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December, 2017
Volume 43, Number 4
  
28 June 2012
Greg Kandra




President-elect Mohammed Morsi, center, meets with Christian leaders from different denominations at the presidential palace in Cairo on 27 June.
(Photo: CNS/Egyptian presidency via Reuters)


Last weekend’s historic election in Egypt has prompted cautiously optimistic reactions from Christian leaders in the country. Gerard O’Connell of Vatican Insider has the details:

“We hope that he will fulfill his promises,” the Anglican bishop of Egypt said after Egypt’s first elected Islamic president, Mohammed Mursi, promised to be a president for all Egyptians, to appoint a prime minister who is not from the Muslim Brotherhood, and to appoint a Christian vice-president.

[Anglican] Bishop Mouneer Hanna Anis expressed this widely shared hope in a letter to his community and friends shortly after the election results were announced on Sunday evening, June 24.

Mursi, a member of the Muslim Brotherhood, gained 51.7 percent of the vote in the freest and most honest election to be held in the country since 1952. His opponent, Ahmed Shafiq, the last prime minister of the deposed President Hosni Mubarak’s administration, gained 48.3 percent.

The results have revealed a deeply divided country and much fear among Christians — who count for some 10 percent of the population, and among the secular and liberal sectors of the electorate. About 40 percent of the 50 million people entitled to vote actually did so.

Mursi’s election “may be the best thing for the moment, in order to avoid violence, but performance will be important,” a senior Catholic leader in Cairo, who wished to remain anonymous, told me.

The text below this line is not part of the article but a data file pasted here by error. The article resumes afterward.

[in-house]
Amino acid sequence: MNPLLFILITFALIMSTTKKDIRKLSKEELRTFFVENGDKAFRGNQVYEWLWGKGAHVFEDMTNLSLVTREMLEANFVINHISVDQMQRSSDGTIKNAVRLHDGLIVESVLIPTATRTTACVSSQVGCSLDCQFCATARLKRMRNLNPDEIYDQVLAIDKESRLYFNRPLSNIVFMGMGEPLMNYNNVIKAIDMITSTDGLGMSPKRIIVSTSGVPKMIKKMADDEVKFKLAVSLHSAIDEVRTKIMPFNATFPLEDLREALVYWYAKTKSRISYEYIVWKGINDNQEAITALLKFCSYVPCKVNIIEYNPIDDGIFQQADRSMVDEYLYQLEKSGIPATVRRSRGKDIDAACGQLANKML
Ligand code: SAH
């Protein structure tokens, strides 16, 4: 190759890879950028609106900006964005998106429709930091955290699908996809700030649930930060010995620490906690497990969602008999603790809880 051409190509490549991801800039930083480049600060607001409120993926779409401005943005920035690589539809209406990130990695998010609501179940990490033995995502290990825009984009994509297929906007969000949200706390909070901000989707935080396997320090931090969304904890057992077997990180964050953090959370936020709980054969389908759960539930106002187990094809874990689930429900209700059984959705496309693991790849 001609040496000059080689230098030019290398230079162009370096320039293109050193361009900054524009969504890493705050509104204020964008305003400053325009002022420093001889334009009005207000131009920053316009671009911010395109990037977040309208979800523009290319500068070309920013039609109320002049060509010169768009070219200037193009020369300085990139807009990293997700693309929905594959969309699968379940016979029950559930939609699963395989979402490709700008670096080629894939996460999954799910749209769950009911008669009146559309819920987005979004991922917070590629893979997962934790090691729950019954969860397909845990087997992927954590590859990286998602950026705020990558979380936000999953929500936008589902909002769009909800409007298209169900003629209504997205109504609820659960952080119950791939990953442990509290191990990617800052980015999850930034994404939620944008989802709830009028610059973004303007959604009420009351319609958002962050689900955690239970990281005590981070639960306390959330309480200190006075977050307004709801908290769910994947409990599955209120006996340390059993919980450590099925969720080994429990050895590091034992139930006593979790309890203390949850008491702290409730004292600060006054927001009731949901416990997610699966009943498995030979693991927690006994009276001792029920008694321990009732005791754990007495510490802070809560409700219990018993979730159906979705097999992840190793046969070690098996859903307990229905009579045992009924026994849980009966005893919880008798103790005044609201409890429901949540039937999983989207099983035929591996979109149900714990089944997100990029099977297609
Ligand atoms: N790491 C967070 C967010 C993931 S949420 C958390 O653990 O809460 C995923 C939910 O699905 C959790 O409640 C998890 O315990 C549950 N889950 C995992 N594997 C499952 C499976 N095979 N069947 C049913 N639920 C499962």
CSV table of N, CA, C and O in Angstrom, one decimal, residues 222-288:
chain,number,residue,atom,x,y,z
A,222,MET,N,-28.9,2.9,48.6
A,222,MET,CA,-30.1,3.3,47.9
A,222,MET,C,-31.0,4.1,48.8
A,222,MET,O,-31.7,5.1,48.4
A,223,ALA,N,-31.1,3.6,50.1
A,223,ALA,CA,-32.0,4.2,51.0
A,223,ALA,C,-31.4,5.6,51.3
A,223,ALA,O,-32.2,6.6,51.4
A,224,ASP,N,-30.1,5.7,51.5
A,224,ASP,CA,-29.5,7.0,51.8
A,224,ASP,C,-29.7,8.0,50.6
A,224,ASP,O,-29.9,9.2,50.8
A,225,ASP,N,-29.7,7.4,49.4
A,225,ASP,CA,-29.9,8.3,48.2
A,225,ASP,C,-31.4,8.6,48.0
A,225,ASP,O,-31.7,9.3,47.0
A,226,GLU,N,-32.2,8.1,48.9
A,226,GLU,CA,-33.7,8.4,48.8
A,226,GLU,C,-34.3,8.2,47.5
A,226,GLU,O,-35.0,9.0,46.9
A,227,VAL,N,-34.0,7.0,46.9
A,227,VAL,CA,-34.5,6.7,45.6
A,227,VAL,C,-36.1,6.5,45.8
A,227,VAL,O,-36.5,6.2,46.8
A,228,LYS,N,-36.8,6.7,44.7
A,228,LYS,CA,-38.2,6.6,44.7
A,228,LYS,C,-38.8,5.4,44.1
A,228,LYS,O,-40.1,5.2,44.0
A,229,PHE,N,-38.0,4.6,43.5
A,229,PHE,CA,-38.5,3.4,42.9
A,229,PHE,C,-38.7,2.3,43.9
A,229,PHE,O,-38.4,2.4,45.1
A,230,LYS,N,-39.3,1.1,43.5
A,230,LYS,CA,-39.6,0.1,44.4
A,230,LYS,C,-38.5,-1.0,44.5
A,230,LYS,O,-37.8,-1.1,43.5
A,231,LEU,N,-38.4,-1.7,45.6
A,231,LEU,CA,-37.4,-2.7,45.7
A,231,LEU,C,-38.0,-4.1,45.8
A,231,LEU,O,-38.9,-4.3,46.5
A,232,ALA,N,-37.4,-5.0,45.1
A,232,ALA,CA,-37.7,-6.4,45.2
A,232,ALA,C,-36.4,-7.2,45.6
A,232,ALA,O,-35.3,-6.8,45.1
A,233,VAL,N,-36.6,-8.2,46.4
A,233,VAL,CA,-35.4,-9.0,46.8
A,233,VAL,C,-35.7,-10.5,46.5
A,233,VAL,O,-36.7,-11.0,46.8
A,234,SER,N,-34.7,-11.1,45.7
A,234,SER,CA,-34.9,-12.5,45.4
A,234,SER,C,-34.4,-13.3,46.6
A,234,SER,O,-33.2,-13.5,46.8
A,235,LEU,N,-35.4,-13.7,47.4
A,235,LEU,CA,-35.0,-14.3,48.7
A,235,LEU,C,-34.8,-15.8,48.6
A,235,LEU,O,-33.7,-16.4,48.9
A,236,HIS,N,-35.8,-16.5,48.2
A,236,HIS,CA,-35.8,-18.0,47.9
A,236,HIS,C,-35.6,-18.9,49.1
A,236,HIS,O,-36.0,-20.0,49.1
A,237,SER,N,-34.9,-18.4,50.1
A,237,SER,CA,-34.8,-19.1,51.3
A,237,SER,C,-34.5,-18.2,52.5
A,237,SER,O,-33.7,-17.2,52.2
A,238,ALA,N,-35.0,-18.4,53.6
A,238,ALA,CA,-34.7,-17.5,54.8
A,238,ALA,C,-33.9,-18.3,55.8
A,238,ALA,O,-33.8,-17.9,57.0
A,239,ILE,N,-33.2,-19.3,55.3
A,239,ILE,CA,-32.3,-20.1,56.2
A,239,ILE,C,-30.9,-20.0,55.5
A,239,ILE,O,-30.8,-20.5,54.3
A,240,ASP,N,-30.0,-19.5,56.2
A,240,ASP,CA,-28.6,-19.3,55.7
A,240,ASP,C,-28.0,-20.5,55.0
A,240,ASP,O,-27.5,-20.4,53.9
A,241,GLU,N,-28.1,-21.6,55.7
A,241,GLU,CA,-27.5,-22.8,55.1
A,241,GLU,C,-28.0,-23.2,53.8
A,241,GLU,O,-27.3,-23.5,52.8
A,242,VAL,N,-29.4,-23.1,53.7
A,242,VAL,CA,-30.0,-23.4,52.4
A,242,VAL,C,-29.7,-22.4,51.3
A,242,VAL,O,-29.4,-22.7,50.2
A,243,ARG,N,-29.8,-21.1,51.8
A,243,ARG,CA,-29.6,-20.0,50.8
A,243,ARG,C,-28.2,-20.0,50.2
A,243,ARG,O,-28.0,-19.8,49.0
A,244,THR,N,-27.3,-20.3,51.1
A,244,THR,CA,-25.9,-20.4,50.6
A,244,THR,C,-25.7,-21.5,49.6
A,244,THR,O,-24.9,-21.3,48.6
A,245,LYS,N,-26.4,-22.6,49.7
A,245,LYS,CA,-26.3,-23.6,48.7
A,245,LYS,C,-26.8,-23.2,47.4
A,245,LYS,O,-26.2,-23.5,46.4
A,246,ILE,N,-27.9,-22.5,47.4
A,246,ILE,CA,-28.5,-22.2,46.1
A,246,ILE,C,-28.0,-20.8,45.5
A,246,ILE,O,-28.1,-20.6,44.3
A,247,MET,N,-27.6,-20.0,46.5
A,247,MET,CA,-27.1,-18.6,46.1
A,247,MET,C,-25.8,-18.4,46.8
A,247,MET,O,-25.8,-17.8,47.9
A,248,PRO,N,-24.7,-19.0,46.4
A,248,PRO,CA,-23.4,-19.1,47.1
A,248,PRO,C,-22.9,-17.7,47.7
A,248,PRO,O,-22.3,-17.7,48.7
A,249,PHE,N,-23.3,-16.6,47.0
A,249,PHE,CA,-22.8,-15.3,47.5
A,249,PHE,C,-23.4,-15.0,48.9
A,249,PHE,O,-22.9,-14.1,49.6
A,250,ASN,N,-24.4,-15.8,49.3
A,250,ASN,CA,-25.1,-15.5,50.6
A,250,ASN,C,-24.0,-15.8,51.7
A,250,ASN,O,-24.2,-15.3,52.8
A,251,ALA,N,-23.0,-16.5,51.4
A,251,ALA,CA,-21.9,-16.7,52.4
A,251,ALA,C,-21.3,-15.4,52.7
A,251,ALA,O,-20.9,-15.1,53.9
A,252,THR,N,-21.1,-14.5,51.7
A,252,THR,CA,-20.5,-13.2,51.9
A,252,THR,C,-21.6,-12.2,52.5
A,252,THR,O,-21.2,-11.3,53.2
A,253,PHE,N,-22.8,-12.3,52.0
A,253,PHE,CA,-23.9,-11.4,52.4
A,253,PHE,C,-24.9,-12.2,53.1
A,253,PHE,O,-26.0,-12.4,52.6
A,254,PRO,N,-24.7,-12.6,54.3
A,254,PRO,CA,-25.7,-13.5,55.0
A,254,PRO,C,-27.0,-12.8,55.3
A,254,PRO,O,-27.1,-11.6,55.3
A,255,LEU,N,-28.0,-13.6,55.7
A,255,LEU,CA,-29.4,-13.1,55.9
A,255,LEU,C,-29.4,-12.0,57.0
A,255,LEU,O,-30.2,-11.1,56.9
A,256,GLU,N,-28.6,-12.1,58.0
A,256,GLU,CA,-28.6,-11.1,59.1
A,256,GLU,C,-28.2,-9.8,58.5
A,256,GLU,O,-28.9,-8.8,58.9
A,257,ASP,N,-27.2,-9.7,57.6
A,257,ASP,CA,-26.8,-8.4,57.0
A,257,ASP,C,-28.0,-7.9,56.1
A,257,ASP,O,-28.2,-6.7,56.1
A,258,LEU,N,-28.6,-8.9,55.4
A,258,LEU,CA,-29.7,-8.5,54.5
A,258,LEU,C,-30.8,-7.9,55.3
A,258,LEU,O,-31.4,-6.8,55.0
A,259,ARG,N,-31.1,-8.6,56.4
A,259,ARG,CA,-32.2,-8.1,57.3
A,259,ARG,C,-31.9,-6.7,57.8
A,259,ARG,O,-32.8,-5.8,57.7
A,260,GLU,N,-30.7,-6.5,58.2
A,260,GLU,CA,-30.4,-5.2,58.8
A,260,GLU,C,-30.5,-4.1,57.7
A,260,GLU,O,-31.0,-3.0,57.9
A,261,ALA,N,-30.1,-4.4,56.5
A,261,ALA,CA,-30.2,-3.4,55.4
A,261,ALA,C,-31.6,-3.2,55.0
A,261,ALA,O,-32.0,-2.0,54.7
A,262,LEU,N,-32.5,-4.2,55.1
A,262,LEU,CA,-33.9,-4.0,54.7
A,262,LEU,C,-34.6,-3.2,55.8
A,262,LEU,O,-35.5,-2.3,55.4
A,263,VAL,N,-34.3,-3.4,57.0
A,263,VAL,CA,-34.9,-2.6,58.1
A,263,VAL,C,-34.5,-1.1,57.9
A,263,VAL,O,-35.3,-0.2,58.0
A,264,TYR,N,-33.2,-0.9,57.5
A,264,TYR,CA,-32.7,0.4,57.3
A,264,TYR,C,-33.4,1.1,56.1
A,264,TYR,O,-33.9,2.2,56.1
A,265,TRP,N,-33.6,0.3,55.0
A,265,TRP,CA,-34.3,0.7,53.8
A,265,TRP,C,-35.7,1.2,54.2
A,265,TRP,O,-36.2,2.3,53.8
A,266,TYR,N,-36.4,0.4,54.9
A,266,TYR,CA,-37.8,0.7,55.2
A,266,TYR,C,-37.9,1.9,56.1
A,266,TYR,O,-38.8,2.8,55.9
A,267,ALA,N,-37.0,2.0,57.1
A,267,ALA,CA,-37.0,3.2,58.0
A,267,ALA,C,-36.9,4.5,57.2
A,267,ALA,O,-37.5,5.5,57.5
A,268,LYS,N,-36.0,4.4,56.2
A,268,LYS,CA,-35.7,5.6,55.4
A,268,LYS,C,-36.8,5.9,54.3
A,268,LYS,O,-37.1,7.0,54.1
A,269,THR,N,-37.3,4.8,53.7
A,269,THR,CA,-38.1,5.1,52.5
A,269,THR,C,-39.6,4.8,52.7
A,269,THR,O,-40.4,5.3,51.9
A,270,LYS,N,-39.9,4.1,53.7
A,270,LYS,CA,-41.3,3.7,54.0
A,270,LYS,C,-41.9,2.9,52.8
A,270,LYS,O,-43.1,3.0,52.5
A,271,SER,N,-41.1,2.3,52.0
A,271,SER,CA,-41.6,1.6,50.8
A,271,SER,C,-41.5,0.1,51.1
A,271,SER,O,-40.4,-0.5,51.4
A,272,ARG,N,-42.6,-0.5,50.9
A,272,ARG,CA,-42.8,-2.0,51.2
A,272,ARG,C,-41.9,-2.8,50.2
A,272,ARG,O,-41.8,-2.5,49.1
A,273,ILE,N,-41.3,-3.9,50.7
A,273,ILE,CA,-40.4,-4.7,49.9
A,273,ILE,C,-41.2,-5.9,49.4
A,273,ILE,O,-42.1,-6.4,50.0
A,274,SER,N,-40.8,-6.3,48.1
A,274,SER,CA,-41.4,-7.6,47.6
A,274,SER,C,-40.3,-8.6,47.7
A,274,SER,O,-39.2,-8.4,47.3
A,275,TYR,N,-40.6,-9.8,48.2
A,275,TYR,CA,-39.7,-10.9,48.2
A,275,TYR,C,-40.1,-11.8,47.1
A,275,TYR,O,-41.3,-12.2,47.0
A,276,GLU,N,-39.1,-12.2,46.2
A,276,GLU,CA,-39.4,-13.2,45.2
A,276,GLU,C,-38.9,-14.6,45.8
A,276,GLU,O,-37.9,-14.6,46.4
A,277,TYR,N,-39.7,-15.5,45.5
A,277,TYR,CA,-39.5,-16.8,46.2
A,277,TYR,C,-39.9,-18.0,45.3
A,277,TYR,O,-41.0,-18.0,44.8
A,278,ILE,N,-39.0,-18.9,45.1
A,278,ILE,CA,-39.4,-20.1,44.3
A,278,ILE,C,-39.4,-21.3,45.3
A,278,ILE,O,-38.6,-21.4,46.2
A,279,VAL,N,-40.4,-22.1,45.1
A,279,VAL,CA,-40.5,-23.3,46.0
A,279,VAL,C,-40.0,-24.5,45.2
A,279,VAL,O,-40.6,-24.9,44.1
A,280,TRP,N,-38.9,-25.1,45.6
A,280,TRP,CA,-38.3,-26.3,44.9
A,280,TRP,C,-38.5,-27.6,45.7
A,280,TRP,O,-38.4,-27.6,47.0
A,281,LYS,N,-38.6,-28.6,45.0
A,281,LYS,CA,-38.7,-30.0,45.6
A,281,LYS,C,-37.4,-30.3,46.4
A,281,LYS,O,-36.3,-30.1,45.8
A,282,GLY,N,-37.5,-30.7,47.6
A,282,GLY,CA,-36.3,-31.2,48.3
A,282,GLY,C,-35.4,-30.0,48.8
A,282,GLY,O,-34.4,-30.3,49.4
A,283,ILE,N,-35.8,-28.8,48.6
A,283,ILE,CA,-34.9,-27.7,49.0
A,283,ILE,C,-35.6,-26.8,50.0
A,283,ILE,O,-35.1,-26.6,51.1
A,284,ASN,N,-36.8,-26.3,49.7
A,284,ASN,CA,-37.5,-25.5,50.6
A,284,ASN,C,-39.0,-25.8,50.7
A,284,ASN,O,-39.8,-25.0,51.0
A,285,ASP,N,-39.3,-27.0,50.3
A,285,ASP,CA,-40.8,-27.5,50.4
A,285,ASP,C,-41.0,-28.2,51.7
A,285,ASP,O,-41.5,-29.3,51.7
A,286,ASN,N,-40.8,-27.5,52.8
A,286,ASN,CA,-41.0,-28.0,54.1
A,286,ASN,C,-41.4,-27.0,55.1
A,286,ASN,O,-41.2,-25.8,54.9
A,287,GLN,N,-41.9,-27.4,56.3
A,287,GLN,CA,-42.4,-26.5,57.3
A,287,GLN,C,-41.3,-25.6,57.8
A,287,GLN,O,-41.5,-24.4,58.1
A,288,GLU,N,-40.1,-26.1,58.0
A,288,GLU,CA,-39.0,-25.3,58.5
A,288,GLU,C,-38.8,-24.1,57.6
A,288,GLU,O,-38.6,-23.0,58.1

The Coptic Catholic bishop of Luxor, Monsignor Youhannes Zakaria, told Fides that he considers Mursi’s victory “positive” and hopes “that now all work in a spirit of cooperation to renew the country.” He said the president’s first words “give peace,” in particular that he wants “to be President of all Egyptians, to improve economy and also to re-launch tourism.” Egyptian society is “tranquil,” he added, “but now after the words they want actions.”

Meanwhile, the acting head of the Coptic Catholic Church has sent a congratulatory letter to the new president:

The Coptic Catholic Church in Egypt has sent a letter of congratulations to the country’s first freely elected Islamic president and told him Catholics are praying that God may bless with success his work “for the realization of a civil, democratic, modern state that respects the rights and freedoms of all and can guarantee security, peace and social justice.”

The letter was signed by Monsignor Kyrillos William, the bishop of Assiut and acting head of the Coptic Catholic Church in Egypt, which has between about 200,000 members.

Writing in the name of the Coptic Catholics “in Egypt and in the countries of the diaspora,” the bishop congratulated Mohammed Mursi “for having gained the confidence of the people” in the mid-June presidential elections.

He said Coptic Catholics “are confident that with the aid of the Most High and All Powerful (God), and with your wisdom, you will be capable of leading the country and working for the superior interests of the nation and all its children, so that the cohesion of its fabric remains as it always has been.”

For more on the responses of Egyptian Christians to the election, click here. For more on Egypt’s Coptic Christians, check out the September 2011 issue of ONE magazine, where we explored the plight of Christian women in Egypt and profiled the challenges facing one woman reporter.



Tags: Egypt Christian-Muslim relations Egypt's Christians Democracy